We got in the queue for the “Fast Bag Drop” behind about six other parties. That took 90 minutes. I had checked in online at home to save time. Gave all the passport details, printed off our boarding passes and everything.  The Fast Bag Drop guy still had to run the passports through the machine and who knows what else before he would tag our bags and send them on the conveyor belt into the abyss.

We then proceeded to security, as we were instructed. We were promptly turned away because our passports hadn’t been cleared by the guy at Fast Bag Drop. So we had to go to another Passport and Visa Clearance desk. The woman there did the same thing as the Fast Bag Drop guy and sent us back to security, who finally let us through to the queue for the scanners. Since we weren’t flying first class like Olympic runner Colin Jackson, we weren’t in the same queue. But really it didn’t take as long to process the cattle class as we had feared.

Since we were 2½ hours early to the airport, we told the kids they could have breakfast there before we got on the plane. We didn’t know that BA would take so unbelievably long or that the boarding time on our boarding passes was incorrect. By the time we got through security, the instruction was to go to the gate. The Woman had to quickly find some sandwiches and we had to hustle to the gate. Actually that should be “gate”, since what it was in name and what it was in reality were two different things.  It was a bus stop.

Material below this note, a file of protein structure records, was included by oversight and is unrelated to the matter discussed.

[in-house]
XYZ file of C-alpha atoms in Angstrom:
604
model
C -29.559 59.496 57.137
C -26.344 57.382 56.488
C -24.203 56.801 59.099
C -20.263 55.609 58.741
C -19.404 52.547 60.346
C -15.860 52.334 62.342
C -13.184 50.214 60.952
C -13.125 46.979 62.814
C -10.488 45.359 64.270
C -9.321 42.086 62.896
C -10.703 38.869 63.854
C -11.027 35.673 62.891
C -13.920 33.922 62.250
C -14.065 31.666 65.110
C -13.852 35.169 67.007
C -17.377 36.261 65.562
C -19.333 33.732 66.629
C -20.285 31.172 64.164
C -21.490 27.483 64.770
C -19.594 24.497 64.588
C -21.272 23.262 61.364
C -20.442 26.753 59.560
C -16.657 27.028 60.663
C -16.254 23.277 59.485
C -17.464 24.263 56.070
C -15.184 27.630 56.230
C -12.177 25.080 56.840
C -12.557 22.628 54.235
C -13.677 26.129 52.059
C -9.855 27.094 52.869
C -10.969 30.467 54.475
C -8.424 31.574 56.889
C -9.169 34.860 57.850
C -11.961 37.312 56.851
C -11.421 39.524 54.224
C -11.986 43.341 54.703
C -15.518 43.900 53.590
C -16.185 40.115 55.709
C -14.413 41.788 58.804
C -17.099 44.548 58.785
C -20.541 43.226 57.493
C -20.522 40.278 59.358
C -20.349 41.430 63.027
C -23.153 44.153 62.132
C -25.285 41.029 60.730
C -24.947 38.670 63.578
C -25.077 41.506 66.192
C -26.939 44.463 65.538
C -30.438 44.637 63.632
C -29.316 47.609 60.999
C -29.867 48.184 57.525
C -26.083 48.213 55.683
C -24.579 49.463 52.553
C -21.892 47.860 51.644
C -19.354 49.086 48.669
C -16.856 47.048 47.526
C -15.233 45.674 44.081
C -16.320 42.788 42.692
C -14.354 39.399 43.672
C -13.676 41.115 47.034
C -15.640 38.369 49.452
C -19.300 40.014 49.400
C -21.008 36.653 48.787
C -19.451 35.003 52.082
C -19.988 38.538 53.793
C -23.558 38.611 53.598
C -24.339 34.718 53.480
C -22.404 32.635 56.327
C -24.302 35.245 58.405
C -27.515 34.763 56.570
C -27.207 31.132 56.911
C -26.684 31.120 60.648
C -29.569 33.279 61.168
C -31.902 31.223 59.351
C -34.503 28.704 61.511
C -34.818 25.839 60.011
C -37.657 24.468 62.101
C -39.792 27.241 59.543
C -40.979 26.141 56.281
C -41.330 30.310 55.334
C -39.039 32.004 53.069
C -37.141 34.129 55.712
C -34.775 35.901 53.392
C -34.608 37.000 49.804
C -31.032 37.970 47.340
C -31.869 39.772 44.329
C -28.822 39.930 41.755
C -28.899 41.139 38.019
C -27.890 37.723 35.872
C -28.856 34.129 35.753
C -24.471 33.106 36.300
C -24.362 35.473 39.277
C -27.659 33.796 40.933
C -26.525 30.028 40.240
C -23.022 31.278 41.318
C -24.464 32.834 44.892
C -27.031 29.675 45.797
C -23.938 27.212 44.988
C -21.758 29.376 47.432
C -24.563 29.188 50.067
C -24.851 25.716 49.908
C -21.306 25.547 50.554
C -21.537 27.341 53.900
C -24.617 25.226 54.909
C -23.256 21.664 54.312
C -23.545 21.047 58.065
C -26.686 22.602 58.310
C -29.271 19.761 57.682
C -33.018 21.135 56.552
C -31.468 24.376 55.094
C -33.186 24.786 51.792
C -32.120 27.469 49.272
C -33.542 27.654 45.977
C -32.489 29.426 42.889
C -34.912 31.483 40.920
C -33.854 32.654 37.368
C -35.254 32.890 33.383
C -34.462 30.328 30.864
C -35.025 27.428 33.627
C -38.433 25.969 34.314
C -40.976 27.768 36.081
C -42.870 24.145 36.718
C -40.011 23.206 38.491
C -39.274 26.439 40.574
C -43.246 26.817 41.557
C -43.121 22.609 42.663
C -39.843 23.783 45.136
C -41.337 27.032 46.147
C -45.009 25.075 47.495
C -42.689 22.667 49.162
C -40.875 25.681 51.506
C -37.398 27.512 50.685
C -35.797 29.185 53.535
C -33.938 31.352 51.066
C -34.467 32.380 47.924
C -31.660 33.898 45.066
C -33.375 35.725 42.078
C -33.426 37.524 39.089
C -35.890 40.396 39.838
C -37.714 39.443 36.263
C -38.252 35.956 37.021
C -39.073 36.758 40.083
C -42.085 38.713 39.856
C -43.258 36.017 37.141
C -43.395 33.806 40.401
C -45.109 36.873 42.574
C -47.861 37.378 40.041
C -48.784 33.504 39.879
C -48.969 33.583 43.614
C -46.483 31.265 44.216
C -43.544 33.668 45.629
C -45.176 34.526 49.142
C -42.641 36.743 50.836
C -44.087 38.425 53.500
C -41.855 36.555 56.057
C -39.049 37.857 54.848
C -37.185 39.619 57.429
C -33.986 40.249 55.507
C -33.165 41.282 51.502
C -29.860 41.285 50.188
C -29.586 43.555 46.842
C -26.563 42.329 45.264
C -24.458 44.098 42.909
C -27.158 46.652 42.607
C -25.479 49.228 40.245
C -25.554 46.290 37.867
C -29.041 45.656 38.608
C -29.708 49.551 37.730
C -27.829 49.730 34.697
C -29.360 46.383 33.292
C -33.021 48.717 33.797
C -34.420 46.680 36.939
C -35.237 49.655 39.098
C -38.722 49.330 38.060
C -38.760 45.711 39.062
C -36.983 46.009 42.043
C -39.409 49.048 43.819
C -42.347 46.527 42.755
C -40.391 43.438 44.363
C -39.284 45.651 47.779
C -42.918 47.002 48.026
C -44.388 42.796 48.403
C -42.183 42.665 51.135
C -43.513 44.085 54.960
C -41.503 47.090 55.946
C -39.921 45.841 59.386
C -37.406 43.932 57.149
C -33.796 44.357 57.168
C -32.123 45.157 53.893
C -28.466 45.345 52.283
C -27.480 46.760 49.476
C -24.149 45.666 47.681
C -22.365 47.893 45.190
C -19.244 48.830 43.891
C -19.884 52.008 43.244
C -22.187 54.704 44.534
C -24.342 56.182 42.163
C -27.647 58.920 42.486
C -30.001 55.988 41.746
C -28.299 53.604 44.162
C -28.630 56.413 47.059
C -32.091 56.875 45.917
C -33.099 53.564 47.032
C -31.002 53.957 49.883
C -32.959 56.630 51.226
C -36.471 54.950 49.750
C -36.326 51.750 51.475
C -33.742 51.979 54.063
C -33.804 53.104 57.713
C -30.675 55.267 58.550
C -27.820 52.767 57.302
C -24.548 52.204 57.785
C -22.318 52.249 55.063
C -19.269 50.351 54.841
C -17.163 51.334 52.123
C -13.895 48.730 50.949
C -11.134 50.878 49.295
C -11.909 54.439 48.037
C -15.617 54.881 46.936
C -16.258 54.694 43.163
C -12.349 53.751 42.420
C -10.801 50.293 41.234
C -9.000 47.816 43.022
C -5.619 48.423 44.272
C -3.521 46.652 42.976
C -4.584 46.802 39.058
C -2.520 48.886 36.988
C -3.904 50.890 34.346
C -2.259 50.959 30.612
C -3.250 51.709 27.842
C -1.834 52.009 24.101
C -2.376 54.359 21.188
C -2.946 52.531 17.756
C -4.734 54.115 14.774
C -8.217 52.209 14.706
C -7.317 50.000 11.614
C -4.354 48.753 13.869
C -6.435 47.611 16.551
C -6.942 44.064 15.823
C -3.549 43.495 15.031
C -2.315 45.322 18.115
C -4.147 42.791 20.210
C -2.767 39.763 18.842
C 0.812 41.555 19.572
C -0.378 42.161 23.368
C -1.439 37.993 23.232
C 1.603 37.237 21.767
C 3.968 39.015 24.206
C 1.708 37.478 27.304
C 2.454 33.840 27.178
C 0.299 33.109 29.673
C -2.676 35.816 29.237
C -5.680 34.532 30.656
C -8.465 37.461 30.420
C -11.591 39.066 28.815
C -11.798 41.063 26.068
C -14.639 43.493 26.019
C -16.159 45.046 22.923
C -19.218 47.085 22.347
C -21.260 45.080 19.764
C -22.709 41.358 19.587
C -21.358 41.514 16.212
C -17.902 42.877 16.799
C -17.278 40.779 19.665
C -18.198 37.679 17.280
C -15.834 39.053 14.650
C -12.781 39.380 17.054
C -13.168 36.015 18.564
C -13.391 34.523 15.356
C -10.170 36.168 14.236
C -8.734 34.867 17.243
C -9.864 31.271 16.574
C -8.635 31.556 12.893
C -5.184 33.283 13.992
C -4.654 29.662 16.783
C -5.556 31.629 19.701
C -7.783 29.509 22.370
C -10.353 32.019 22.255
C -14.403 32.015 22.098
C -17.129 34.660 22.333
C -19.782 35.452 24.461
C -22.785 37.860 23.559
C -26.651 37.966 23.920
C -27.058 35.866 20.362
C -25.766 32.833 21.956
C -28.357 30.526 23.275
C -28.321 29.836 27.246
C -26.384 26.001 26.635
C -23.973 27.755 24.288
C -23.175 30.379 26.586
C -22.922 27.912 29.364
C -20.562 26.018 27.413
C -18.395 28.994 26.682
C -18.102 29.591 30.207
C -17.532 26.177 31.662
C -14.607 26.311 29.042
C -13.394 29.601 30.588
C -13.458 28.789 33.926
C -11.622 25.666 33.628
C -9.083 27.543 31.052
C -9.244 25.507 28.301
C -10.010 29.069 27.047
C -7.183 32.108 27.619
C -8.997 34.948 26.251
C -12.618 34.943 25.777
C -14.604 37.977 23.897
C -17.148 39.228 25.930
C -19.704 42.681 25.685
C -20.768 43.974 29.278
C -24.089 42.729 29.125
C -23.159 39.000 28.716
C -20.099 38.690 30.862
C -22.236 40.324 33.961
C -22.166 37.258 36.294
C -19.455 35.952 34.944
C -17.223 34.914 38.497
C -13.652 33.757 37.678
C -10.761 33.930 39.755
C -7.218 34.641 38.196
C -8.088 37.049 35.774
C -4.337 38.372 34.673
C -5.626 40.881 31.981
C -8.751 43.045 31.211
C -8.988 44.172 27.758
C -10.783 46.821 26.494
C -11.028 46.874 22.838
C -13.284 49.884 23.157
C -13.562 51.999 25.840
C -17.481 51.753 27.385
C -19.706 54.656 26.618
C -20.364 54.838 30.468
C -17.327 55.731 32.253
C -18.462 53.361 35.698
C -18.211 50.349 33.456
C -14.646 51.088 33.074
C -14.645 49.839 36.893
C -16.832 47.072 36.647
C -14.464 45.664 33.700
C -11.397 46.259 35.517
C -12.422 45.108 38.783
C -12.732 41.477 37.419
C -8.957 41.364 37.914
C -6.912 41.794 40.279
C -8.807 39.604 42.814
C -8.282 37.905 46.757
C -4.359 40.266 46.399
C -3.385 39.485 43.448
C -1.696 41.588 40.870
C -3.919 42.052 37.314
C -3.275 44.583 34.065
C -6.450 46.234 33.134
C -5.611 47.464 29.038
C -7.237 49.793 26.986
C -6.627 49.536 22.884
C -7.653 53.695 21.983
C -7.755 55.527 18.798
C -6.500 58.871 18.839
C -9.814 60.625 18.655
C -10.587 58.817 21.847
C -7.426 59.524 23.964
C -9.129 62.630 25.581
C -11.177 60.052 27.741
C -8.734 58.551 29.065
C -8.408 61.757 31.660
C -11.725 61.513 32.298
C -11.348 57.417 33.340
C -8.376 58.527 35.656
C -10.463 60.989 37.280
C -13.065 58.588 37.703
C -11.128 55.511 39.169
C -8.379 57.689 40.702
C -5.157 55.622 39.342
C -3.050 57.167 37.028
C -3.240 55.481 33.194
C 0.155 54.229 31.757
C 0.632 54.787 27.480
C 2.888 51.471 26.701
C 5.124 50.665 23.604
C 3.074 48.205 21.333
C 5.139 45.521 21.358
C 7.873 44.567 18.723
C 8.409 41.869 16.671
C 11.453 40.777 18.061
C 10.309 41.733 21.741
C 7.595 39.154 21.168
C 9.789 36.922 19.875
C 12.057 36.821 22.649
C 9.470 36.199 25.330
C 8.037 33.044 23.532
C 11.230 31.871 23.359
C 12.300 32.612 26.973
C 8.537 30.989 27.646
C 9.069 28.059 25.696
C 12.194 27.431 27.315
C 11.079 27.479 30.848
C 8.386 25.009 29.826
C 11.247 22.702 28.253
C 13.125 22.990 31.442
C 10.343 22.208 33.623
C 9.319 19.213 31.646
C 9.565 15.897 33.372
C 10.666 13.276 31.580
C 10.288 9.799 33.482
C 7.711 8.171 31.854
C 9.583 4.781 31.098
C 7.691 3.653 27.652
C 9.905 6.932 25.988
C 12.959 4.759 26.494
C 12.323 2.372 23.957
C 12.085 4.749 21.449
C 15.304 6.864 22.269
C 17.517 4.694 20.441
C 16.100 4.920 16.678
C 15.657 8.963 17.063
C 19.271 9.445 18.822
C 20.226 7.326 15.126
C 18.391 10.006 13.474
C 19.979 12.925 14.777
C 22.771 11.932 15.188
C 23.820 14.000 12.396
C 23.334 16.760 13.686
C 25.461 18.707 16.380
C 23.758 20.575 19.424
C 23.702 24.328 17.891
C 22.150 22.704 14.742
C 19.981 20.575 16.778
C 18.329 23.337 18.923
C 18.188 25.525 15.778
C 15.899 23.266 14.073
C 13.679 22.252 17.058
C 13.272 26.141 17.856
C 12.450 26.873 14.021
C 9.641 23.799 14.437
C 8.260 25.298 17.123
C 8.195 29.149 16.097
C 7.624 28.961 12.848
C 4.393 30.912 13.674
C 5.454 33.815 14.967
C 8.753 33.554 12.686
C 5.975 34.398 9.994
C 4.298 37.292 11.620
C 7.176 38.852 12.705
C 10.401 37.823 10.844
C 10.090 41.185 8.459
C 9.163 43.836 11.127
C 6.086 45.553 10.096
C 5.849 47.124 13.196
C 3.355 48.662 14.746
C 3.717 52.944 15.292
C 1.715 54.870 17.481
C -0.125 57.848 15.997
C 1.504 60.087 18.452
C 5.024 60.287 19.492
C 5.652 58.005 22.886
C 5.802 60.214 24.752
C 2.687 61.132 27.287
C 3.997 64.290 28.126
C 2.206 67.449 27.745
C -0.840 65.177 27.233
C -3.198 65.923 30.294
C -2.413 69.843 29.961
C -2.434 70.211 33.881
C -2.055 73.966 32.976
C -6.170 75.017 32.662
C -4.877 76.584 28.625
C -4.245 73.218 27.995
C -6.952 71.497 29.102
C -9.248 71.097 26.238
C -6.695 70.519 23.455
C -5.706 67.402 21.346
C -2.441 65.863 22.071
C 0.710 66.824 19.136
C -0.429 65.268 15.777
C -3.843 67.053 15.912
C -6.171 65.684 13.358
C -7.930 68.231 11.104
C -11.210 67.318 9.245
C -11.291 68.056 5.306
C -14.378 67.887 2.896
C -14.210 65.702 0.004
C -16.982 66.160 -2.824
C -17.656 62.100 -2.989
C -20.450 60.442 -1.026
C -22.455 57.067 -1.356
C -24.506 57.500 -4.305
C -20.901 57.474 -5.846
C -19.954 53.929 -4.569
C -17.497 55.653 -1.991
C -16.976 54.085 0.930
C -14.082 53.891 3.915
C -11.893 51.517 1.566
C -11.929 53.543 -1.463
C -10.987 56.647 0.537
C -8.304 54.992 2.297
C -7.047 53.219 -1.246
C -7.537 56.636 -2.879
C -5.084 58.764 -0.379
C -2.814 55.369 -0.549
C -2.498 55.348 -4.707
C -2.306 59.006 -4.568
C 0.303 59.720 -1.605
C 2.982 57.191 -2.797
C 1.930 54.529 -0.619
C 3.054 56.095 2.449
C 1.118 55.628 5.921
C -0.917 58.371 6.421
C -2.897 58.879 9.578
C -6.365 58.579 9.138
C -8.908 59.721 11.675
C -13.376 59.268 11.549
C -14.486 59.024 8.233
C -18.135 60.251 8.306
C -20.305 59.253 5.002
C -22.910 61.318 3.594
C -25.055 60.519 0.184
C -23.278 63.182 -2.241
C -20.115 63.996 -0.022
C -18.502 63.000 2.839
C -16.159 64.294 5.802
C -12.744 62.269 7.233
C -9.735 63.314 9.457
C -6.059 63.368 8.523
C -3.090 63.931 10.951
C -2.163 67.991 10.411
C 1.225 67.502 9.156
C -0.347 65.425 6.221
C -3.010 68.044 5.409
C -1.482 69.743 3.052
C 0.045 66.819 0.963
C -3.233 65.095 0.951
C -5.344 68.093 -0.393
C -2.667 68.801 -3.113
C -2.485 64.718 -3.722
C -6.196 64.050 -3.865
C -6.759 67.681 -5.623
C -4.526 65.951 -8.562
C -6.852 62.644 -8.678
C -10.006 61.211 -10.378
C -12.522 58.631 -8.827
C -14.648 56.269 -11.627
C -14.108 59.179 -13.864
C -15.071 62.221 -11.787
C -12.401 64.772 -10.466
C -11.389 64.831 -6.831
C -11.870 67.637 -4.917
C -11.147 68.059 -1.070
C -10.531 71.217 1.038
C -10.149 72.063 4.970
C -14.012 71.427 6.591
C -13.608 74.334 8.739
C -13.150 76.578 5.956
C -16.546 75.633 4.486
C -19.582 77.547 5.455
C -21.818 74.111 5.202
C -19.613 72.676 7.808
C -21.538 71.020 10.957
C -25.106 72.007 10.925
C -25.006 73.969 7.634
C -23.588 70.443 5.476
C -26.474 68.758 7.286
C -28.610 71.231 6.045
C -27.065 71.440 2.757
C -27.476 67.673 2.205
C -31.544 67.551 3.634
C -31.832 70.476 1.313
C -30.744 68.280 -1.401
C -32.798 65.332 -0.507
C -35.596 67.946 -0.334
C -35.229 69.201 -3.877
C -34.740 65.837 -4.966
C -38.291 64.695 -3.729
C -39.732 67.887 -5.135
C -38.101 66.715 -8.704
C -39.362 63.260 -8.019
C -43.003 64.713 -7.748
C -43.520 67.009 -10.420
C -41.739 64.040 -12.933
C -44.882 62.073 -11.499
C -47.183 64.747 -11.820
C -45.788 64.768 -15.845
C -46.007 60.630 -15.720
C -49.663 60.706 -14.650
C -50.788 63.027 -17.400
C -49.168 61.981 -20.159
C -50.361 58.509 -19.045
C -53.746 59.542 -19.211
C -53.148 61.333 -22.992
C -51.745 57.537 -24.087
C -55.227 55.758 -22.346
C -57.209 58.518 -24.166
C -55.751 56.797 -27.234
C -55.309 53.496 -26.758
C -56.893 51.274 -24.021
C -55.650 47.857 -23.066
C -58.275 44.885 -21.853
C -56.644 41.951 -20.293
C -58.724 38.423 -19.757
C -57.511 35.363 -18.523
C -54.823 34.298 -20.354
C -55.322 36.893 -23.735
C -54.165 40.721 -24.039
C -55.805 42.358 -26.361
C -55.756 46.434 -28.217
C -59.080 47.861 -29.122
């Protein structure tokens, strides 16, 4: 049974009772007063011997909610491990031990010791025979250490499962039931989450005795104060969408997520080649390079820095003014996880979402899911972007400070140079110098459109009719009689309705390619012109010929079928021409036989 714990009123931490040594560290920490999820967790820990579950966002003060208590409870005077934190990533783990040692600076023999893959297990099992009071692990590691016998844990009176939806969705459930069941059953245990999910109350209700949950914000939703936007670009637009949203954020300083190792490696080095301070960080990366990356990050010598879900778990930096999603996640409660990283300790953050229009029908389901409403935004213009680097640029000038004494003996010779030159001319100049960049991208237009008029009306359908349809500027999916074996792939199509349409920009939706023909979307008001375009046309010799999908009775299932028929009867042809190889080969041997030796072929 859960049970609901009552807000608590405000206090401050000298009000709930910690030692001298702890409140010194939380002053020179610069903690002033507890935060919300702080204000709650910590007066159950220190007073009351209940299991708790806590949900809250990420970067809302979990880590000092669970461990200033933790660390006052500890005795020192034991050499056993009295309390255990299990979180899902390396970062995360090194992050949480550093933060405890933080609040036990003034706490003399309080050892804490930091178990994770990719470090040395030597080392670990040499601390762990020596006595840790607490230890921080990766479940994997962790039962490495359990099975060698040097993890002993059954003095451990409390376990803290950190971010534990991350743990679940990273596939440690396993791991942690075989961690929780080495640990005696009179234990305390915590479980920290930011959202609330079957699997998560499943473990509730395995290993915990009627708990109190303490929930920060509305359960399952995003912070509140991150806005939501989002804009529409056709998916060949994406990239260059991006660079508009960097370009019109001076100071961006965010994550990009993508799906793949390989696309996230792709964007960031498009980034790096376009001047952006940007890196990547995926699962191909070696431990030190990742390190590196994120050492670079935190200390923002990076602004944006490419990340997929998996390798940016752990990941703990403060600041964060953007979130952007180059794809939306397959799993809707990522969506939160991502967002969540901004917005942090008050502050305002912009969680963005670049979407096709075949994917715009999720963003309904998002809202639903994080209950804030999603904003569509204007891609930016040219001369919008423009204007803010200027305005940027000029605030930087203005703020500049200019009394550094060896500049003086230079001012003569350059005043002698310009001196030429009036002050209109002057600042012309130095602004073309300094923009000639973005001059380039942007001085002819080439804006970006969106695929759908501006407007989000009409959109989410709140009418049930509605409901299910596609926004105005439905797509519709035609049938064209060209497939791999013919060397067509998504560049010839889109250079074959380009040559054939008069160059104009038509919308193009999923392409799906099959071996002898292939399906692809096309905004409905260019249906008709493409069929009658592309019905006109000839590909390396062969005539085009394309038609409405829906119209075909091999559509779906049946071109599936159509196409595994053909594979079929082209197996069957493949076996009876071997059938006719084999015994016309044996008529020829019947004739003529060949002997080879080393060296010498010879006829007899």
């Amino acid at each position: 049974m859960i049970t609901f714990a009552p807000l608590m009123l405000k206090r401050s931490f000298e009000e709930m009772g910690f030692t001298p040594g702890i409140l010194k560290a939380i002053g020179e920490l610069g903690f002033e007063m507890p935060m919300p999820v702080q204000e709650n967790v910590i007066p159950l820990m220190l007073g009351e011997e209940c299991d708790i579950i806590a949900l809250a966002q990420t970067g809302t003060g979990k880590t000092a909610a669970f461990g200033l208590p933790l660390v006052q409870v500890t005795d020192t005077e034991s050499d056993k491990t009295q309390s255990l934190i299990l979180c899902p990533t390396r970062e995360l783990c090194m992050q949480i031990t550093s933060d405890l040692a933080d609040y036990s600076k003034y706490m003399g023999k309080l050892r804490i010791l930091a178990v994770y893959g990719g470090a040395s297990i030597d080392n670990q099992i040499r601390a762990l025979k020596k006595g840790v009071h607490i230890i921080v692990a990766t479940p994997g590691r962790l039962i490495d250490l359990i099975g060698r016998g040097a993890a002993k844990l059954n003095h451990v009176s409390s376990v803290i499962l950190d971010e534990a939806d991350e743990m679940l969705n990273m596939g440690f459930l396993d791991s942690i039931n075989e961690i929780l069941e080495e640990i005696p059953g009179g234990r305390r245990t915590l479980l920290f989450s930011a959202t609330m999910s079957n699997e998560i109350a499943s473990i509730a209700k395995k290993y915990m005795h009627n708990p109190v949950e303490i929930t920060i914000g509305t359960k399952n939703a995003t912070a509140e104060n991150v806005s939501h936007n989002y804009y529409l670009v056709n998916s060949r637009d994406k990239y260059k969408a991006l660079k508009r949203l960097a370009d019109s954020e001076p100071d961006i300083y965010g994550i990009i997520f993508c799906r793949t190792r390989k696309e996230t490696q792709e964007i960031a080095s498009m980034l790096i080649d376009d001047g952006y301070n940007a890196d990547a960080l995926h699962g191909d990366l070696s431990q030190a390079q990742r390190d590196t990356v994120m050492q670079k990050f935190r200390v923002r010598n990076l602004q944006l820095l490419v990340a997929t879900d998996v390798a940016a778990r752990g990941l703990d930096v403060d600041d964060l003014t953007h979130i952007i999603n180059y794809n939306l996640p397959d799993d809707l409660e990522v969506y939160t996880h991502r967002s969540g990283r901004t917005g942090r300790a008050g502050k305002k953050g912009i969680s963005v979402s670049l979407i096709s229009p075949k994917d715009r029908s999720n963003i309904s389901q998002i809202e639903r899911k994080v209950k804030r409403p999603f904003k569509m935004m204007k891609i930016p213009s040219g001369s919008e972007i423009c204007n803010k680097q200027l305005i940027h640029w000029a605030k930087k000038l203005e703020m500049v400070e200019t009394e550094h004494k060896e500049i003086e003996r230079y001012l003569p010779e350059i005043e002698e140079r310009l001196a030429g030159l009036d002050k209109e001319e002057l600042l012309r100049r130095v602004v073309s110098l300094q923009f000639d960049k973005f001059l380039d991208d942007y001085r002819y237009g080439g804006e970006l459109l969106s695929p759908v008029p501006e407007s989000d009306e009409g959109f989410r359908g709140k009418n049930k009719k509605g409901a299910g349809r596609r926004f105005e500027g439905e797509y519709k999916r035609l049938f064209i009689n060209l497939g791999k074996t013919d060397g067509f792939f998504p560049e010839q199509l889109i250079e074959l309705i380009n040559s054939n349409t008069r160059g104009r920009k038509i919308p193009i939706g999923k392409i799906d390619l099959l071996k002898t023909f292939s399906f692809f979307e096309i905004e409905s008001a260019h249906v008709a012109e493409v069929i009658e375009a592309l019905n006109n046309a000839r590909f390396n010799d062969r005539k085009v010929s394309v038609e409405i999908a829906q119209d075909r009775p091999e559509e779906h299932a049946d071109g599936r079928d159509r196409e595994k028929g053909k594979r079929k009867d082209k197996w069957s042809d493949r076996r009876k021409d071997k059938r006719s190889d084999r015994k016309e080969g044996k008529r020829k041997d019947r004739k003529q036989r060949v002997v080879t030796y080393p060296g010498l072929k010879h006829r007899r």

Yes, at high-tech, state-of-the-art Terminal 5, we had to board one of a series of buses and be driven nearly to Berkshire to board the plane out in the middle of the tarmac. Thenwe had to climb up the stairs into the 747. most of you have seen a 747 and realise that it is not a small plane with doors near the ground. I had to climb into a 737 in Bristol and that was no big deal. There are lots of steps for a handicapped man with carry-on luggage to climb to get into a 747. I honestly have no idea how the several wheelchair users got on that plane.

The food on the plane was the most awful I have ever had from an airline. British Airways had always done well in the past. I suppose economic cutbacks being what they are, they couldn’t help the awful turkey dinner with overcooked sprouts and carrots.